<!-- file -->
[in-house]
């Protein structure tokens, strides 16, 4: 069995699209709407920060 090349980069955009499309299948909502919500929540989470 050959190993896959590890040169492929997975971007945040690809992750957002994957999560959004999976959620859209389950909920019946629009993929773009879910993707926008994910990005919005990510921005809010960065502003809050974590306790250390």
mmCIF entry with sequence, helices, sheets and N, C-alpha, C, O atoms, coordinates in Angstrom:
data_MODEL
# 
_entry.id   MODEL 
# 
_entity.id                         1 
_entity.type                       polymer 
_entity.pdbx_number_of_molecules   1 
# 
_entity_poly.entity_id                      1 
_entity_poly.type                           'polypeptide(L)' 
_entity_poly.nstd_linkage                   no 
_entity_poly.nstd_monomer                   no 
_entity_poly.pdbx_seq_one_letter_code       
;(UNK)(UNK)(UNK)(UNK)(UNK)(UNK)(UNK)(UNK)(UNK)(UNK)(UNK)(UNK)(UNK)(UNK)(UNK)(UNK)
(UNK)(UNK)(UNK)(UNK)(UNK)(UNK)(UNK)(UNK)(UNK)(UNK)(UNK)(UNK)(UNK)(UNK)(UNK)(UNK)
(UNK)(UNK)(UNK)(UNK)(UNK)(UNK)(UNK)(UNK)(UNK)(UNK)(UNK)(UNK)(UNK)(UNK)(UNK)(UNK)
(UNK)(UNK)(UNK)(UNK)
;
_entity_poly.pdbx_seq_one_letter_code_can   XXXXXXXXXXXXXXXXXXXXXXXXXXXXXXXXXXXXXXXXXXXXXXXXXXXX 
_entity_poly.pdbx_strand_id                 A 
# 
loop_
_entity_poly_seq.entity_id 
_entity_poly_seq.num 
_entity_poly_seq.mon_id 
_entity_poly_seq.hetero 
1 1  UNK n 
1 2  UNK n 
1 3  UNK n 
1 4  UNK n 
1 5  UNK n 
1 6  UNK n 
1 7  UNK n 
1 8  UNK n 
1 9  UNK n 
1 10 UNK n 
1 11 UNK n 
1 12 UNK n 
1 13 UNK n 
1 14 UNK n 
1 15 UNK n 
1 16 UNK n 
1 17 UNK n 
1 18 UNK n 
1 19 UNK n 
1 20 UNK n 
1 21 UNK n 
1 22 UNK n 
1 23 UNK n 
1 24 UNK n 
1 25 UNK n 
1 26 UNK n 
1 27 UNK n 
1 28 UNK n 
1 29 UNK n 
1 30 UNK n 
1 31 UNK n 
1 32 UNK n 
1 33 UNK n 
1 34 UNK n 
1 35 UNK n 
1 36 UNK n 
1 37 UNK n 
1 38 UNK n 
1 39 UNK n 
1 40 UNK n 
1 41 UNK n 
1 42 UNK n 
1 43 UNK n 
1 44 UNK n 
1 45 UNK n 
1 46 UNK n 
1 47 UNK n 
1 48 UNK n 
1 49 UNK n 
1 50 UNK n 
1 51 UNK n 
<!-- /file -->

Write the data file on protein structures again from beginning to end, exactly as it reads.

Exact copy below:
[in-house]
């Protein structure tokens, strides 16, 4: 069995699209709407920060 090349980069955009499309299948909502919500929540989470 050959190993896959590890040169492929997975971007945040690809992750957002994957999560959004999976959620859209389950909920019946629009993929773009879910993707926008994910990005919005990510921005809010960065502003809050974590306790250390």
mmCIF entry with sequence, helices, sheets and N, C-alpha, C, O atoms, coordinates in Angstrom:
data_MODEL
# 
_entry.id   MODEL 
# 
_entity.id                         1 
_entity.type                       polymer 
_entity.pdbx_number_of_molecules   1 
# 
_entity_poly.entity_id                      1 
_entity_poly.type                           'polypeptide(L)' 
_entity_poly.nstd_linkage                   no 
_entity_poly.nstd_monomer                   no 
_entity_poly.pdbx_seq_one_letter_code       
;(UNK)(UNK)(UNK)(UNK)(UNK)(UNK)(UNK)(UNK)(UNK)(UNK)(UNK)(UNK)(UNK)(UNK)(UNK)(UNK)
(UNK)(UNK)(UNK)(UNK)(UNK)(UNK)(UNK)(UNK)(UNK)(UNK)(UNK)(UNK)(UNK)(UNK)(UNK)(UNK)
(UNK)(UNK)(UNK)(UNK)(UNK)(UNK)(UNK)(UNK)(UNK)(UNK)(UNK)(UNK)(UNK)(UNK)(UNK)(UNK)
(UNK)(UNK)(UNK)(UNK)
;
_entity_poly.pdbx_seq_one_letter_code_can   XXXXXXXXXXXXXXXXXXXXXXXXXXXXXXXXXXXXXXXXXXXXXXXXXXXX 
_entity_poly.pdbx_strand_id                 A 
# 
loop_
_entity_poly_seq.entity_id 
_entity_poly_seq.num 
_entity_poly_seq.mon_id 
_entity_poly_seq.hetero 
1 1  UNK n 
1 2  UNK n 
1 3  UNK n 
1 4  UNK n 
1 5  UNK n 
1 6  UNK n 
1 7  UNK n 
1 8  UNK n 
1 9  UNK n 
1 10 UNK n 
1 11 UNK n 
1 12 UNK n 
1 13 UNK n 
1 14 UNK n 
1 15 UNK n 
1 16 UNK n 
1 17 UNK n 
1 18 UNK n 
1 19 UNK n 
1 20 UNK n 
1 21 UNK n 
1 22 UNK n 
1 23 UNK n 
1 24 UNK n 
1 25 UNK n 
1 26 UNK n 
1 27 UNK n 
1 28 UNK n 
1 29 UNK n 
1 30 UNK n 
1 31 UNK n 
1 32 UNK n 
1 33 UNK n 
1 34 UNK n 
1 35 UNK n 
1 36 UNK n 
1 37 UNK n 
1 38 UNK n 
1 39 UNK n 
1 40 UNK n 
1 41 UNK n 
1 42 UNK n 
1 43 UNK n 
1 44 UNK n 
1 45 UNK n 
1 46 UNK n 
1 47 UNK n 
1 48 UNK n 
1 49 UNK n 
1 50 UNK n 
1 51 UNK n 